FWIW, one of my intro students just yesterday asked about this:
Is there a way to call a function in a python file directly from the command line?
I have no idea what their programming background is, or why they expected that to be possible, but there you go -- at least one newbie expected it to be possible :-)
However: This was literally class number one -- I had not yet showed them the "if __name__ == '__main__':" idiom yet.
Also, I'm pretty sure this student's expectation was that there would not have to be anything special about the function (except maybe taking only string arguments?) -- so it's probably not a good idea to try to solve that use case anyway.
But that was the first time I was ever asked that question -- and here it is on python-ideas -- quite a coincidence!
On Tue, Oct 20, 2020 at 11:16 PM Paul Sokolovsky email@example.com wrote:
On Wed, 21 Oct 2020 00:24:47 -0400 Michael Smith firstname.lastname@example.org wrote:
On Tue, Oct 20, 2020 at 23:43 Guido van Rossum email@example.com wrote:
The ‘if __name__…’ idiom makes one function special. Hm... So if the module has that, will that main() still be called with your proposal? I.e., is __name__ still ‘__main__’?
Perhaps not. If __name__ were still '__main__' and calling the function implied importing the module, then anything in `if __name__ == '__main__'` would still get run. I think that would be inconvenient for folks.
Alternative valuation is that your proposal is inconvenient to folks, as it leaves too many gaps. Which, as it seems, you're eager to bravely patch, but that does/will lead to only more confusion.
I think __name__ should be the module name in the context of the module, and the function name in the context of the function, in this case.
__name__ is the name of the module. Or, as a special exception, it's "__main__" for a module directly invoked as a script or via "-m" switch.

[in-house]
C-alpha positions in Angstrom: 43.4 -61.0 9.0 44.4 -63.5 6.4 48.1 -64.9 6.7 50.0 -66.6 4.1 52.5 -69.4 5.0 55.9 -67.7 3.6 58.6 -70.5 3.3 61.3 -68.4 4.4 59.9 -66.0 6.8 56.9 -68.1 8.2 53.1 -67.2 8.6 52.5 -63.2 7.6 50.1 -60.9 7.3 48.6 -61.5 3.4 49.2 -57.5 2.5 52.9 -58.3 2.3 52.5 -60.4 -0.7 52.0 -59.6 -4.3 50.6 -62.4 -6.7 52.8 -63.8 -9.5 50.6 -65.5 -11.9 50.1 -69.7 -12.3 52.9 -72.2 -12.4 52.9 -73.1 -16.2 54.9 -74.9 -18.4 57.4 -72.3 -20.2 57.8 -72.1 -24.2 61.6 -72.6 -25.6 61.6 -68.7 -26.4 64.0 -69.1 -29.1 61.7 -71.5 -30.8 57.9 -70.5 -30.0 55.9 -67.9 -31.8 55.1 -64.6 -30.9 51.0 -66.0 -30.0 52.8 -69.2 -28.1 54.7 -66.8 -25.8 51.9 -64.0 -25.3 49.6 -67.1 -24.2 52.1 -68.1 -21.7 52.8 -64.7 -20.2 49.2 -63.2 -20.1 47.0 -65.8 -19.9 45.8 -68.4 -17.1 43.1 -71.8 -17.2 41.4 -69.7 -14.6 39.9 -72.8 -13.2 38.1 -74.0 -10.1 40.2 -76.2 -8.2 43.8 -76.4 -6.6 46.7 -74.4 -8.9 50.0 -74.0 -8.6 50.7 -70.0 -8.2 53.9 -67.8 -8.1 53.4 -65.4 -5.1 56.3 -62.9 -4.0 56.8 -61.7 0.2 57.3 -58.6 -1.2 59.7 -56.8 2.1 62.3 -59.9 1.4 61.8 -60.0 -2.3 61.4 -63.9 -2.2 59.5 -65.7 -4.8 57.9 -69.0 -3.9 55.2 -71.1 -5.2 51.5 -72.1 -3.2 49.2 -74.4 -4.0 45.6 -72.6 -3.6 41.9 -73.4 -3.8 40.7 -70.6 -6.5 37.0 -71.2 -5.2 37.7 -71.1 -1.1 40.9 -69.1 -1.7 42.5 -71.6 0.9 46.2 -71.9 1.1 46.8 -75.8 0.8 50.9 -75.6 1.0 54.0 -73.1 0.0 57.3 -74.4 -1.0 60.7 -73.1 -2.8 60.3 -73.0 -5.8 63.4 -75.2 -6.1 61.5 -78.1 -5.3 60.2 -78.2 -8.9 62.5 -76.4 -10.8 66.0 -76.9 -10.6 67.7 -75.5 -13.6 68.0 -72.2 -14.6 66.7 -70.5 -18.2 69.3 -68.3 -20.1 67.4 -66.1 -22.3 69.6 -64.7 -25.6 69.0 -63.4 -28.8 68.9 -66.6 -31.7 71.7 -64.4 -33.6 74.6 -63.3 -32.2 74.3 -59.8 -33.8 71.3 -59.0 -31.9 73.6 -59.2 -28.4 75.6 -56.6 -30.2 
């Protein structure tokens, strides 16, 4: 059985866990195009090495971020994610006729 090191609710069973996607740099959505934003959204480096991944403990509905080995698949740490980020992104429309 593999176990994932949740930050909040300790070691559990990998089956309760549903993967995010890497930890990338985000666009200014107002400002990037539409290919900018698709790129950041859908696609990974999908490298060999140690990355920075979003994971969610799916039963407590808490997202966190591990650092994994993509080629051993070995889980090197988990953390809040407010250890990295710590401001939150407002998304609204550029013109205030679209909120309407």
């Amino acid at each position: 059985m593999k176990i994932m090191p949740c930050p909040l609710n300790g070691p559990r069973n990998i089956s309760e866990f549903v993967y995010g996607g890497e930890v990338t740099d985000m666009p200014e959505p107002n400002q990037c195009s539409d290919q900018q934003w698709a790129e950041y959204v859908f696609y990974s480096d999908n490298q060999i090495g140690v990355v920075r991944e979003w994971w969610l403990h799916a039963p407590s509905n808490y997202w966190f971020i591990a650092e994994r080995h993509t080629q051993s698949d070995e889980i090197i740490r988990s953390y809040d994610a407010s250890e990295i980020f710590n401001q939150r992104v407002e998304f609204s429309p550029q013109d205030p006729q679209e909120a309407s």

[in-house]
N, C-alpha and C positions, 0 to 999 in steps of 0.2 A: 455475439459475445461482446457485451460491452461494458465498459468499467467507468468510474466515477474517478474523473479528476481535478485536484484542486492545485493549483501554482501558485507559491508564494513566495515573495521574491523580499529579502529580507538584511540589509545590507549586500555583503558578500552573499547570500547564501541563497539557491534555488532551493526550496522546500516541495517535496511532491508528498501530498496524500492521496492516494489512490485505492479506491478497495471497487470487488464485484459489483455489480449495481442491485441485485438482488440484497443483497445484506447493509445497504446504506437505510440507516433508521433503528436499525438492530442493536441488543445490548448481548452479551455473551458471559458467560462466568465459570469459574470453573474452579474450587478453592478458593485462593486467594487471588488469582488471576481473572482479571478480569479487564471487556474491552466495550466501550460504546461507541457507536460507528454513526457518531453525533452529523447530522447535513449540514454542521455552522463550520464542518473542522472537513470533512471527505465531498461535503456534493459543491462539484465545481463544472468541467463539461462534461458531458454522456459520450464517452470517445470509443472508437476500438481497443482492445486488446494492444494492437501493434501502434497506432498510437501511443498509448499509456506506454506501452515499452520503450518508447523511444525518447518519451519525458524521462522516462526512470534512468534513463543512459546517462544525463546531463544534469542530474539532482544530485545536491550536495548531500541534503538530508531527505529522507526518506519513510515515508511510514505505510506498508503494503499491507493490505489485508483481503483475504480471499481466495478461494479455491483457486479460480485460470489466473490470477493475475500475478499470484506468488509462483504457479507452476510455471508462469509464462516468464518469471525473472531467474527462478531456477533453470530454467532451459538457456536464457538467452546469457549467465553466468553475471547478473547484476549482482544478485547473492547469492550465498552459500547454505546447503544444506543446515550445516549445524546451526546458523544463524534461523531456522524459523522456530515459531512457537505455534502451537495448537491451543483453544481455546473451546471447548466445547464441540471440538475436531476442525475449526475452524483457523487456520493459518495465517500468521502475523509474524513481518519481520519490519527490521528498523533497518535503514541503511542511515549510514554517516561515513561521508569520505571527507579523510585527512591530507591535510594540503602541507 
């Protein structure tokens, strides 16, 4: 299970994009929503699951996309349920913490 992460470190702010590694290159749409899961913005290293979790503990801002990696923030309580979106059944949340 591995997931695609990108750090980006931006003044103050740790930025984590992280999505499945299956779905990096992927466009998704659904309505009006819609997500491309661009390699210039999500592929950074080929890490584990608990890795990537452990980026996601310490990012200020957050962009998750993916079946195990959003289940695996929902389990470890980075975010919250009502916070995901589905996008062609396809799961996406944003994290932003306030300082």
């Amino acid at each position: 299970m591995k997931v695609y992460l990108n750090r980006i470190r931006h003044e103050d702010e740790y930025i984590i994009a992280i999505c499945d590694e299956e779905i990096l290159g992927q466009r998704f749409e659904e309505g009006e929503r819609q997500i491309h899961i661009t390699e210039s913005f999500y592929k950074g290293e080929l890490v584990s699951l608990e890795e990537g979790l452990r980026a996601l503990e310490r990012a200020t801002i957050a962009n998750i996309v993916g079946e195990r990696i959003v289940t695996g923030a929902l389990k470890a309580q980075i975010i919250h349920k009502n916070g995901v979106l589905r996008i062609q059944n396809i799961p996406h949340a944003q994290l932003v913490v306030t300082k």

There's no need to complicate it any further (it's already complicated enough; my bet that half of Python users won't be able to formulate it like above by heart).
Back to the original proposal, there's no general need to invoke an arbitrary function in an arbitrary module. That just makes no sense, as most functions depend on context.
If *you* need that, then, besides other options you mentioned in your original mail, it's trivial to write a module which will do it for you, like:
python -m my_super_invocator module:thunk
Actually, if you look on PyPI, I bet you'll find a few like that.
On Tue, Oct 20, 2020 at 20:32 Michael Smith firstname.lastname@example.org wrote:
On Tue, Oct 20, 2020 at 23:12 Guido van Rossum email@example.com wrote:
On Tue, Oct 20, 2020 at 8:06 PM Michael Smith firstname.lastname@example.org wrote:
On Tue, Oct 20, 2020 at 10:19 PM Guido van Rossum email@example.com wrote: > > I think it would be a tad more convincing if there was a way > to pass arguments too (even if just a list of strings). At the very least extra arguments should end up in sys.argv[1:].
Could python -m 'module:thunk' have exactly the same behavior with respect to arguments as `python3.8 -m module` does today?
$ cat bar.py import pprint, sys def thunk(): pprint.pprint(sys.argv) if __name__ == "__main__": thunk() $ python3.8 -m bar -- -1 --two --three=3 ['/Users/michael/bar.py', '--', '-1', '--two', '--three=3']
So then with the same bar.py, `python -m bar:thunk -- -2 --three --four=4` would print `['/Users/michael/bar.py', '--', '-1', '--two', '--three=3']`. I like this better than my previous suggestion to shorthand python -c.
Actually it should print the same except for sys.argv. (We could argue about what sys.argv should be.)
> Then again, presumably the function must be specially crafted > for this usage. Why can't you just specially craft a module's main()?
I'm not sure I know what you mean by "specially crafted", other than the function only needs not require any formal parameters. It doesn't need to be special-er than that. It can handle args via sys.argv, as you suggested. Most of the `main` functions I write today are just like that.
Okay, so this is just a way to choose an alternative main() function.
Am I missing something important here? What's special about naming a function "main"? Don't you still have to do something else to invoke it from the cli, such as calling it expressly in the module or pointing console entry points to it?
$ echo 'def main(): print("hi")' > xyz.py $ python -m xyz <no output> $
I'm kind of meh at this point, I'll leave it to the usual crowd. :-)
I appreciate the engagement you've given this already. :)
--Guido van Rossum (python.org/~guido) *Pronouns: he/him **(why is my pronoun here?)* <
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